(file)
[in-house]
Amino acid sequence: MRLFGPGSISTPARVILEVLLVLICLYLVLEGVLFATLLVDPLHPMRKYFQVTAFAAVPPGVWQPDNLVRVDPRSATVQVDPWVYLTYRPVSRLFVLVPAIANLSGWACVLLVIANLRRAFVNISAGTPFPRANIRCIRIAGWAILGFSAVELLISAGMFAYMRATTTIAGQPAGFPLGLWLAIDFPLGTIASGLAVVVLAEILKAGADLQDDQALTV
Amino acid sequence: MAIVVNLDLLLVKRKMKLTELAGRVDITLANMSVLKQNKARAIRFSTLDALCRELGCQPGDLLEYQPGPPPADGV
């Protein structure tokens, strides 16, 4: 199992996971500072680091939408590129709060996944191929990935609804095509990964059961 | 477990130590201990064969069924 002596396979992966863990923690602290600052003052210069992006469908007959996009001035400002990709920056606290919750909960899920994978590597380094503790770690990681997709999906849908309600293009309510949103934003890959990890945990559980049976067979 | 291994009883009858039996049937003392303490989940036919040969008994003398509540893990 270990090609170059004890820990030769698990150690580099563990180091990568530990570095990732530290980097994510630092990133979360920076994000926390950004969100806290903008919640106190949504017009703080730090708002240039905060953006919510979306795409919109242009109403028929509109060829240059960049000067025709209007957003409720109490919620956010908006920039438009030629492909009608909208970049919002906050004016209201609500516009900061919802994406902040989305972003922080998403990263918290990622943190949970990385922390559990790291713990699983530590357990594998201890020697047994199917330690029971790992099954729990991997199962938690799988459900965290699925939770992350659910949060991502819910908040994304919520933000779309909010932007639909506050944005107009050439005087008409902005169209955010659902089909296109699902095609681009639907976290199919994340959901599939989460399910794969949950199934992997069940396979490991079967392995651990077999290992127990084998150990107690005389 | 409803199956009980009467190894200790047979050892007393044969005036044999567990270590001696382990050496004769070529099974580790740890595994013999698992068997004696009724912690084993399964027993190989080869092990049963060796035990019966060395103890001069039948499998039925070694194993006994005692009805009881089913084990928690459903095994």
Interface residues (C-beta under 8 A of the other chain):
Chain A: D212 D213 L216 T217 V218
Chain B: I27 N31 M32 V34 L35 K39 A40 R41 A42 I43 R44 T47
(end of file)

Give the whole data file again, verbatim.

[in-house]
Amino acid sequence: MRLFGPGSISTPARVILEVLLVLICLYLVLEGVLFATLLVDPLHPMRKYFQVTAFAAVPPGVWQPDNLVRVDPRSATVQVDPWVYLTYRPVSRLFVLVPAIANLSGWACVLLVIANLRRAFVNISAGTPFPRANIRCIRIAGWAILGFSAVELLISAGMFAYMRATTTIAGQPAGFPLGLWLAIDFPLGTIASGLAVVVLAEILKAGADLQDDQALTV
Amino acid sequence: MAIVVNLDLLLVKRKMKLTELAGRVDITLANMSVLKQNKARAIRFSTLDALCRELGCQPGDLLEYQPGPPPADGV
């Protein structure tokens, strides 16, 4: 199992996971500072680091939408590129709060996944191929990935609804095509990964059961 | 477990130590201990064969069924 002596396979992966863990923690602290600052003052210069992006469908007959996009001035400002990709920056606290919750909960899920994978590597380094503790770690990681997709999906849908309600293009309510949103934003890959990890945990559980049976067979 | 291994009883009858039996049937003392303490989940036919040969008994003398509540893990 270990090609170059004890820990030769698990150690580099563990180091990568530990570095990732530290980097994510630092990133979360920076994000926390950004969100806290903008919640106190949504017009703080730090708002240039905060953006919510979306795409919109242009109403028929509109060829240059960049000067025709209007957003409720109490919620956010908006920039438009030629492909009608909208970049919002906050004016209201609500516009900061919802994406902040989305972003922080998403990263918290990622943190949970990385922390559990790291713990699983530590357990594998201890020697047994199917330690029971790992099954729990991997199962938690799988459900965290699925939770992350659910949060991502819910908040994304919520933000779309909010932007639909506050944005107009050439005087008409902005169209955010659902089909296109699902095609681009639907976290199919994340959901599939989460399910794969949950199934992997069940396979490991079967392995651990077999290992127990084998150990107690005389 | 409803199956009980009467190894200790047979050892007393044969005036044999567990270590001696382990050496004769070529099974580790740890595994013999698992068997004696009724912690084993399964027993190989080869092990049963060796035990019966060395103890001069039948499998039925070694194993006994005692009805009881089913084990928690459903095994």
Interface residues (C-beta under 8 A of the other chain):
Chain A: D212 D213 L216 T217 V218
Chain B: I27 N31 M32 V34 L35 K39 A40 R41 A42 I43 R44 T47